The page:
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Religion and State in the public sphere

Laïcité(s) : religion et espace public

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Published on Thursday, December 06, 2018 by Céline Guilleux

Summary

Relations between religions and the State are well known to take multiple forms throughout the world. Some countries know an officially watertight separation between the two; others give a primary place to a given religion in the social order, to the exclusion of all others; others still have a State religion or established churches while at the same time guaranteeing freedom of conscience as well as forbidding any faith-based discrimination. Between the extreme of State atheism and the other extreme of a system explicitly based on the precepts of a given religion, the range of relations between Religion and the State is very wide. This interdisciplinary conference intends to describe and to analyse this diversity.

Announcement

Jointly organised by the Espaces humains et interactions culturelles (EHIC) research centre (Clermont Auvergne/Limoges Universities) and the Oxford Center for Methodism and Church History (Oxford Brookes University).

Place and time: Clermont-Ferrand (France), 21 & 22 November 2019

Argument

The speech given on 9 April 2018 by the President of the French Republic, Emmanuel Macron, before the conference of French Catholic bishops, drew much comment, notably because of the French president’s statement that “the link between the Church and the State has been damaged and (...) it is important to repair it[1]” and also because of his calling for the French Catholics’ “political involvement in our national debate and in our European debate because [their] faith is part of commitment that this debate needs[2]”.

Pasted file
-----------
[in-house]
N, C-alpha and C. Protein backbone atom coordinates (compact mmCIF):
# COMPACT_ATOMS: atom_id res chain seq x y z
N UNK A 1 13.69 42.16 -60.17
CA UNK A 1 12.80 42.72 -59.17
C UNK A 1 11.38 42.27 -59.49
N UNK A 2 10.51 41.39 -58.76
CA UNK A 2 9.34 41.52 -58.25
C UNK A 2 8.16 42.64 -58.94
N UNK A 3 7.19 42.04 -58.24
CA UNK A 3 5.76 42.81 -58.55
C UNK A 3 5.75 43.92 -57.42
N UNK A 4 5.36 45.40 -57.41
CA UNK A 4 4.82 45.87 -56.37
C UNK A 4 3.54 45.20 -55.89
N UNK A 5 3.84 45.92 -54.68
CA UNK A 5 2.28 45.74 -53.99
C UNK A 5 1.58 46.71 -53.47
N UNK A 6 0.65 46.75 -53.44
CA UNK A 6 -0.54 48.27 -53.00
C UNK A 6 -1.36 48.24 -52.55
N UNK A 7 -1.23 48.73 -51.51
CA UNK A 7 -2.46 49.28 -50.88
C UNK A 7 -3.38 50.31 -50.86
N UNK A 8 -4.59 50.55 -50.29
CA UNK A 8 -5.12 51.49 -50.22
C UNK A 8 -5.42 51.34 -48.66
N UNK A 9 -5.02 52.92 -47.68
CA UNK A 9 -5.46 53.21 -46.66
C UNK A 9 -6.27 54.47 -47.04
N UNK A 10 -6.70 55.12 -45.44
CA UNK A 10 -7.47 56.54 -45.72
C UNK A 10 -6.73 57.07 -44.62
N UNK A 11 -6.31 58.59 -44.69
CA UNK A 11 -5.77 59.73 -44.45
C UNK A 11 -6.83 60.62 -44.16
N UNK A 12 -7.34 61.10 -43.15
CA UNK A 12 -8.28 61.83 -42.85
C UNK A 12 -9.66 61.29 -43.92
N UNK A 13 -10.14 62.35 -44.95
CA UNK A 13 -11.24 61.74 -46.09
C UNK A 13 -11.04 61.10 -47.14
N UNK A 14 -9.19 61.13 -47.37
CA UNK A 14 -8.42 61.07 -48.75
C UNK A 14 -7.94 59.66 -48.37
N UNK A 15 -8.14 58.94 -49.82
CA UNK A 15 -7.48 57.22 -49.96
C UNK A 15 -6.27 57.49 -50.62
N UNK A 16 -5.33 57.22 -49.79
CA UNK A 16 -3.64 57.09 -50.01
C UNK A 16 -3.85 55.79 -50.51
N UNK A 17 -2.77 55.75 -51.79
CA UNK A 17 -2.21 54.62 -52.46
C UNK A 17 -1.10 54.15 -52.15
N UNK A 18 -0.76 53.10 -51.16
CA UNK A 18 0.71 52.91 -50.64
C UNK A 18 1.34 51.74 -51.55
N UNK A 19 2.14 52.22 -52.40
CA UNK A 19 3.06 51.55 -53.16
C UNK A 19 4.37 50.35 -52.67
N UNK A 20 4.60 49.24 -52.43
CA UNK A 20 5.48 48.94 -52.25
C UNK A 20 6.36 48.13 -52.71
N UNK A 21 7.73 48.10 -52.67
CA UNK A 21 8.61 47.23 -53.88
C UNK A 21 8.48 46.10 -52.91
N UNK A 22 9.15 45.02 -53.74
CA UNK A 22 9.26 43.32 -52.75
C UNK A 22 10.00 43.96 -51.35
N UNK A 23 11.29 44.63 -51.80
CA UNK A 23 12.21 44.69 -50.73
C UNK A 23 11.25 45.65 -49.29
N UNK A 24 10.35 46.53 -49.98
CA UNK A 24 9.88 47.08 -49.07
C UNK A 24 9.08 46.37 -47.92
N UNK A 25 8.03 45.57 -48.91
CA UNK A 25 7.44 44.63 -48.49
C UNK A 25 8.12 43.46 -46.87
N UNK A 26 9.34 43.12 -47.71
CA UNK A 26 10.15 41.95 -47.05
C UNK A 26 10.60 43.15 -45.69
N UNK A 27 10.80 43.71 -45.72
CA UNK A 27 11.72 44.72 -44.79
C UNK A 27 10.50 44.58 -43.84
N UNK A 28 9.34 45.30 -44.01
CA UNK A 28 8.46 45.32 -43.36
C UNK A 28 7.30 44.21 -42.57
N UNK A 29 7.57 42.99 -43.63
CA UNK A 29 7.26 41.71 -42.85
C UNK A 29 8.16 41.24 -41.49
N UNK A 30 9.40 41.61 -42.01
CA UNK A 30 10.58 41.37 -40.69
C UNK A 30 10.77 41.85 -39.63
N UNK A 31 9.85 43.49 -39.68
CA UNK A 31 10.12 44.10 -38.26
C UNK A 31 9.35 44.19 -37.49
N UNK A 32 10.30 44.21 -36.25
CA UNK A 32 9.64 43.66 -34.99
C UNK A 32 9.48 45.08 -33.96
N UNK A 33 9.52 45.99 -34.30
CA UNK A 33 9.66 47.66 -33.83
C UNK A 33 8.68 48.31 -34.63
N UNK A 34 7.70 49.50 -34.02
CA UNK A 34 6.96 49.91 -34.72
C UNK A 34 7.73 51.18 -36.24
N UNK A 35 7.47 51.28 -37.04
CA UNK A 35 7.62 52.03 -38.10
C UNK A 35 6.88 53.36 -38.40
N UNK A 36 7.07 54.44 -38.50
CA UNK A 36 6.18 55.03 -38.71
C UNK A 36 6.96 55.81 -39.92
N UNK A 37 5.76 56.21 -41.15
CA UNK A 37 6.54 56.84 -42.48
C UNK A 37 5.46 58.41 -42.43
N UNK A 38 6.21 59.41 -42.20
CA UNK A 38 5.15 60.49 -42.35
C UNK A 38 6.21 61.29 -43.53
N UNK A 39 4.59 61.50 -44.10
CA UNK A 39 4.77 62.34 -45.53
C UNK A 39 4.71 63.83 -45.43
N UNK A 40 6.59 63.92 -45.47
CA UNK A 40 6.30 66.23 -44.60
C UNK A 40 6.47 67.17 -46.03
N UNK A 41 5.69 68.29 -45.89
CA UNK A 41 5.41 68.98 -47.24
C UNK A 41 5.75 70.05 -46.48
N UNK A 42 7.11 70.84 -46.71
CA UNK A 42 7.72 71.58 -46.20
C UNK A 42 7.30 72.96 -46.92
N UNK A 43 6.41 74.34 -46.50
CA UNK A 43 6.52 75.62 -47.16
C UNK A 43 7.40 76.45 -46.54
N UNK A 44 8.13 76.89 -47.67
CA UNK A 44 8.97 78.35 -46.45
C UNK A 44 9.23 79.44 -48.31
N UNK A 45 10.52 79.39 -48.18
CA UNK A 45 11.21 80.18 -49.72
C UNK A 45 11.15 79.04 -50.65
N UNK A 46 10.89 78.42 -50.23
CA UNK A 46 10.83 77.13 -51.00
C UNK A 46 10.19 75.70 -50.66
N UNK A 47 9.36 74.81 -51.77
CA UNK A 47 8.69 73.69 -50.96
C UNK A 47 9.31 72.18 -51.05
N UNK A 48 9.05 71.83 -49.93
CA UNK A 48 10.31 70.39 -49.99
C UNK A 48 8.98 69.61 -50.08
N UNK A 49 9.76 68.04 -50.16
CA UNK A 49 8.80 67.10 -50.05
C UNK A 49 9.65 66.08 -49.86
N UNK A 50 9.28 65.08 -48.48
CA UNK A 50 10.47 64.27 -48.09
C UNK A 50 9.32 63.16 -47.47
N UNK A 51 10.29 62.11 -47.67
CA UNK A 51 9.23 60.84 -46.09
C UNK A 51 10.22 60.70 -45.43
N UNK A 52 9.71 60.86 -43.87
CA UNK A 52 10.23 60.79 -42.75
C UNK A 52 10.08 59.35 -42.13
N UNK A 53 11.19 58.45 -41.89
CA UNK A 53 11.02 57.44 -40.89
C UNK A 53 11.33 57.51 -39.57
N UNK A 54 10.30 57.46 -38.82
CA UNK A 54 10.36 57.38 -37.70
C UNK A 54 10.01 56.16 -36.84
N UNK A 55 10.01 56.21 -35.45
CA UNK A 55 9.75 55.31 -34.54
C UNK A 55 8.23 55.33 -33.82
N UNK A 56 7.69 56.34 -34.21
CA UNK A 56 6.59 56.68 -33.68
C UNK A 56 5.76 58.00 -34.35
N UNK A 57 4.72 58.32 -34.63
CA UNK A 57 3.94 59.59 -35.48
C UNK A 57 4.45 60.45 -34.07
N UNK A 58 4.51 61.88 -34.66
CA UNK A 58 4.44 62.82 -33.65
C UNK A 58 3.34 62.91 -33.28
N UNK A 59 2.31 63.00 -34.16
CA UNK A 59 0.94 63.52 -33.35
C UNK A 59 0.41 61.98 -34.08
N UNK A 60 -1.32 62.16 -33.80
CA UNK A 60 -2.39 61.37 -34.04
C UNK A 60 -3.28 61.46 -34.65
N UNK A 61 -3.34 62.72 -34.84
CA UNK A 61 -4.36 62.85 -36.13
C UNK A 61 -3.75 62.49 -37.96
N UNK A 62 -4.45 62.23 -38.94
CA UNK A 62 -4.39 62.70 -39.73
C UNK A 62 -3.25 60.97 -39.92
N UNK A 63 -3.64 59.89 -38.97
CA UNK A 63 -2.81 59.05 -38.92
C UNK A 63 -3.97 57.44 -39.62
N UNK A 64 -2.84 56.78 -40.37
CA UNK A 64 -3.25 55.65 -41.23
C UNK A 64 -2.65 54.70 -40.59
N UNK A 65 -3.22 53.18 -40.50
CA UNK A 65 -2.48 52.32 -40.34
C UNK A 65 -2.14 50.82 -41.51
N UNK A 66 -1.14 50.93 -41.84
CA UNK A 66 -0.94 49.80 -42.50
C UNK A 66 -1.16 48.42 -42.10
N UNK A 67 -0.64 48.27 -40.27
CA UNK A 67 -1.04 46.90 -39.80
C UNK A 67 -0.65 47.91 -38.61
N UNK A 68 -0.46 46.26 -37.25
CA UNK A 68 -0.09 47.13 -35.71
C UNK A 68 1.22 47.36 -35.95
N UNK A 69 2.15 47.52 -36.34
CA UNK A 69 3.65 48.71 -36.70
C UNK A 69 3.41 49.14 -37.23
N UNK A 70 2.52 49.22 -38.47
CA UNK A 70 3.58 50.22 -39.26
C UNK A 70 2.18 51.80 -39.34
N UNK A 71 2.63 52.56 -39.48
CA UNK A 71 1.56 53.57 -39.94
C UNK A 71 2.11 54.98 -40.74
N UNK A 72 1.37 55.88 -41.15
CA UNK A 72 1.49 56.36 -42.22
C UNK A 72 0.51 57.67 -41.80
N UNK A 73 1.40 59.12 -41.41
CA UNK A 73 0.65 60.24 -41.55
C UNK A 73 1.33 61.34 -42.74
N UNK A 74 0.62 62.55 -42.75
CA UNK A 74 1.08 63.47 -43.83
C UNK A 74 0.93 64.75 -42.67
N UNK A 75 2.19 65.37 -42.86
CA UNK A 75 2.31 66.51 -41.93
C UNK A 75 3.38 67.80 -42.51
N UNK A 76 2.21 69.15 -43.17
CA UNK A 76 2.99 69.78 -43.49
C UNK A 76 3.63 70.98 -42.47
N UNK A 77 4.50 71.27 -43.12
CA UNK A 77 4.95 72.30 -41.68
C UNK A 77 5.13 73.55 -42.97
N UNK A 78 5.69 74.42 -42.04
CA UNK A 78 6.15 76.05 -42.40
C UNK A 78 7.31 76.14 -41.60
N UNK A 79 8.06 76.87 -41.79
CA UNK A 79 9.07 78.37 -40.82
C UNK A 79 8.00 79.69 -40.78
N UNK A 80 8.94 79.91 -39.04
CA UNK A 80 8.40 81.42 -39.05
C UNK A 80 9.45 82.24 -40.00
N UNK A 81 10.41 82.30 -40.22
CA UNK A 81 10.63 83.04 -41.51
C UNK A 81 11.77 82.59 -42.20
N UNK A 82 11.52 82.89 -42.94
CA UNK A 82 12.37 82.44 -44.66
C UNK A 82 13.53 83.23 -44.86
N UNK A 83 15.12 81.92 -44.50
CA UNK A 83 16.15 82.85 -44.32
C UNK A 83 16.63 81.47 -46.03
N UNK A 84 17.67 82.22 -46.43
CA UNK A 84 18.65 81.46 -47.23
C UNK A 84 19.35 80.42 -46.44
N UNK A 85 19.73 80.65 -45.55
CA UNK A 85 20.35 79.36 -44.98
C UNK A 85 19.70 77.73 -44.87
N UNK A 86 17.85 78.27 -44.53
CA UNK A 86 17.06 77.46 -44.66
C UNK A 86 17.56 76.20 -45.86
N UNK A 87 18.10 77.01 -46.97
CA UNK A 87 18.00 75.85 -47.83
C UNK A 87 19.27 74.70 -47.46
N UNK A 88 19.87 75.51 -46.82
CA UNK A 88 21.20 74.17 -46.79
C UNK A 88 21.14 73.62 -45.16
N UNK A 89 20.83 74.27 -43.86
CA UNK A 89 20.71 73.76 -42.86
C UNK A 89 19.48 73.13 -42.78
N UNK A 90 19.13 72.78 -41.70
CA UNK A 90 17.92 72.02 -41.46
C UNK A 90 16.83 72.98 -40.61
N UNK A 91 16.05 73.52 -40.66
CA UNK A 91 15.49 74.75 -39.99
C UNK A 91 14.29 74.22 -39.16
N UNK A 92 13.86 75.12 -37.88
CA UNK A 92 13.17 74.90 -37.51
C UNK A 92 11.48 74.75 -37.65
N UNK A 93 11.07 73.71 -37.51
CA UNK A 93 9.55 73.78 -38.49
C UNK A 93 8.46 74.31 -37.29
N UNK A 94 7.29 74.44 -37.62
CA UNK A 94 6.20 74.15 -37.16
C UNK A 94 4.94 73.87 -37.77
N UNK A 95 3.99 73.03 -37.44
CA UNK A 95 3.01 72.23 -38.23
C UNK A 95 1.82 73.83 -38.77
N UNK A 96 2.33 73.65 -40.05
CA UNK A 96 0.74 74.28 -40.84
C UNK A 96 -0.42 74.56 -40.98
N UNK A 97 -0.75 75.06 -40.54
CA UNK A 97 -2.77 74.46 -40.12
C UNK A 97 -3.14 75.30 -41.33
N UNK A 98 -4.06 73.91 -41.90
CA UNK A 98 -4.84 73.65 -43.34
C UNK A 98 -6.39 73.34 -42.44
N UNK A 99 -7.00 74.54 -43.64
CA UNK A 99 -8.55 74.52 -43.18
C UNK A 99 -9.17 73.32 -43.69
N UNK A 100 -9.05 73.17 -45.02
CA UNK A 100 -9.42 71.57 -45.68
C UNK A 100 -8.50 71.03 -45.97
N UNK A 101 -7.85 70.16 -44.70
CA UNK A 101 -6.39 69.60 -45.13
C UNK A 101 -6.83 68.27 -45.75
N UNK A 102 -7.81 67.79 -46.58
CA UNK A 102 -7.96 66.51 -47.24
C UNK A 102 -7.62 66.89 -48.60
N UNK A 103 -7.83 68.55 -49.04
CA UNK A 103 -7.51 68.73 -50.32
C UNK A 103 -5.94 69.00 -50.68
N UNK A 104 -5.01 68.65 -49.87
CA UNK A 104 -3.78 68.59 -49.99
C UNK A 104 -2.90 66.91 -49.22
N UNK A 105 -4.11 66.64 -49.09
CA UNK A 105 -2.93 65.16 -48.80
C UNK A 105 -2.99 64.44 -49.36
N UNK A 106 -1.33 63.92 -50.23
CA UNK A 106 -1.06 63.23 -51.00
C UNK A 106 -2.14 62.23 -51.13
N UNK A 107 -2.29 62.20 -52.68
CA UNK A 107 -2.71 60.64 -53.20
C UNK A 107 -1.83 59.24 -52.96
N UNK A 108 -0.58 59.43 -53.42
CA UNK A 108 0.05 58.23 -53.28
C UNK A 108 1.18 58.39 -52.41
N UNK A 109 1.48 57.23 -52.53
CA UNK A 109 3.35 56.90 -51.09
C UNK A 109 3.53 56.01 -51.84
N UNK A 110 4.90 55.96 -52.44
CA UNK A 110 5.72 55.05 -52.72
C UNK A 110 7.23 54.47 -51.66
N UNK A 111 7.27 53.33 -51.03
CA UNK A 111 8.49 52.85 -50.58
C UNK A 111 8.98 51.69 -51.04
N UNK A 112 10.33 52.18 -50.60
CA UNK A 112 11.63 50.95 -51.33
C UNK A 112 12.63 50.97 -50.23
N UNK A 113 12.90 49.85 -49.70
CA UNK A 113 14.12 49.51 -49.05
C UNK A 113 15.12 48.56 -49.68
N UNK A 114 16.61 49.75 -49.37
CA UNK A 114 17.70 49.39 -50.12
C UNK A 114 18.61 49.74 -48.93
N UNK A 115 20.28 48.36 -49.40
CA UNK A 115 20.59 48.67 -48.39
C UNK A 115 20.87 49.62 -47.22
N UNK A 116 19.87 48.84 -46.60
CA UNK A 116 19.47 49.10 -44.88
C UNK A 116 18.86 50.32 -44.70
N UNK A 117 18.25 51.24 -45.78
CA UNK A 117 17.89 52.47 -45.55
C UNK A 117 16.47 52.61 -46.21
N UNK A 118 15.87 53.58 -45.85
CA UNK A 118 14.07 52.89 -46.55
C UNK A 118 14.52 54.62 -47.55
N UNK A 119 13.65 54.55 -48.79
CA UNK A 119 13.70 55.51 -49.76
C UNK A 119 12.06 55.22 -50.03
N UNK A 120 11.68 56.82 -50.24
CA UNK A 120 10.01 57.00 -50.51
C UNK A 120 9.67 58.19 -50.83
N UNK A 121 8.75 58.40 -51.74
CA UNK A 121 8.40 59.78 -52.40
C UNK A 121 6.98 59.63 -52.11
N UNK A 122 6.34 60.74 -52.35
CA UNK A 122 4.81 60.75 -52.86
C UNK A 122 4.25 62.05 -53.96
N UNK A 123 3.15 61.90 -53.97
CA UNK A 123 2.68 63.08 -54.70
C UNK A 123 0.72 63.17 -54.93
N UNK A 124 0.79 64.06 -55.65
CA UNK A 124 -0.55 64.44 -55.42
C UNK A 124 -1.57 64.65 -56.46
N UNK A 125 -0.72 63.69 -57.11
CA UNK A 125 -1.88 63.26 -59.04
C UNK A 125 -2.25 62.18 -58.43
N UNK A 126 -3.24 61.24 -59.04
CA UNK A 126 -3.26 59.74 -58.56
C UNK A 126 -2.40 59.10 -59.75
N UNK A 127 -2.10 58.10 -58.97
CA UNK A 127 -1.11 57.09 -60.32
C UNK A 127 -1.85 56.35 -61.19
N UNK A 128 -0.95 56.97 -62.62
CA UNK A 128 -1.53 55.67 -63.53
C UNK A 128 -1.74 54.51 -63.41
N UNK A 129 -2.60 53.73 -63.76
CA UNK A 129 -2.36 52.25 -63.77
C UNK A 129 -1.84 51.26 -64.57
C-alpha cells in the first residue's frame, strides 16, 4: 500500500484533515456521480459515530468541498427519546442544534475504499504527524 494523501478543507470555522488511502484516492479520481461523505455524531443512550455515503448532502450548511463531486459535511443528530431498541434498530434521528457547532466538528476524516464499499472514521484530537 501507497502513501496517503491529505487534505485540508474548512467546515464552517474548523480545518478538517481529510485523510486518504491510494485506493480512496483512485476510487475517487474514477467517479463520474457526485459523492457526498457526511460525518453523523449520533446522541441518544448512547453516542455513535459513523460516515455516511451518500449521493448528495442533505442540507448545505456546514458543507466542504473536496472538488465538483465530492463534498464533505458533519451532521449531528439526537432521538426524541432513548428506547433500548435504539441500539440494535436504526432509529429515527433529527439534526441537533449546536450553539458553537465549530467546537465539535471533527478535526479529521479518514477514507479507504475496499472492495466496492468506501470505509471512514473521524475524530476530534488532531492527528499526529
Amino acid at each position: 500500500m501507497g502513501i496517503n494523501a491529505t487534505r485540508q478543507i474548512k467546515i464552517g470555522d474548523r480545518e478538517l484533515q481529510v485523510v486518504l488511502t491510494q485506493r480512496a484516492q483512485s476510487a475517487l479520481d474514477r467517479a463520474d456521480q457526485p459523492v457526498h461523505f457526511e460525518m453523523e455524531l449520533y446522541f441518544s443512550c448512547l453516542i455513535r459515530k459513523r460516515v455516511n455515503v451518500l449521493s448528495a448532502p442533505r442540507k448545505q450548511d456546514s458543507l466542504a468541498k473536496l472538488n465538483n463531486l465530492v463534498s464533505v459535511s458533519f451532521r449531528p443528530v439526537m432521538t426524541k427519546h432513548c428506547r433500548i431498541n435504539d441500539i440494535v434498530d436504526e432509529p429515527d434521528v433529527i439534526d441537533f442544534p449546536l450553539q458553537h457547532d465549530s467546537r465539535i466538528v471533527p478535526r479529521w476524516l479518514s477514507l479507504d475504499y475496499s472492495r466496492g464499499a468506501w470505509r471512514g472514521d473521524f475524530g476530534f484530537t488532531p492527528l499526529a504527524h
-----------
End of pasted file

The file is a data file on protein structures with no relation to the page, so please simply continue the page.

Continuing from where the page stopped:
This episode shows the complex – and sometimes confrontational – relation which still exists in France between religions – and in particular Catholicism – on the one hand, and the public and political sphere on the other. The aim of this conference will be to examine this relation in France, in Britain and in other countries.

Relations between religions and the State are well known to take multiple forms throughout the world. Some countries know an officially watertight separation between the two, as is the case in France where “the Republic doesn’t acknowledge, endow or subsidise any religion[3]”; others give a  primary place to a given religion in the social order, to the exclusion of all others (e. g. the Gulf Monarchies or, to a lesser extent, Algeria); others still have a State religion or established Churches (e. g. England and Scotland) while at the same time guaranteeing freedom of conscience as well as forbidding any faith-based discrimination.

Between the extreme of State atheism (the USSR yesterday and, today, Cuba and North Korea) and the other extreme of a system explicitly based on the precepts of a given religion (Iran), the range of relations between Religion and the State is very wide. This conference intends to describe and to analyse this diversity.

These relations broadly fall under three categories, which could be called, for brevity’s sake: 1. Hostility; 2. Favour; 3. Indifference. Depending on the religion/confession under consideration, the three relations can simultaneously coexist in a given country.

Various perspectives can be adopted by potential speakers to the conference. For instance:

  • In the field of Law, papers could deal with the way legislation and/or case law deal with the intervention of religion in the public sphere. Papers could be comparative, or deal with a single judicial system.
  • In the field of History of the Americas, a possible topic could be those militant Evangelicals (such as the present mayor of Rio de Janeiro, Marcello Crivella; or men and women from the US Religious right) who run for public office and whose political action is explicitly based on their faith.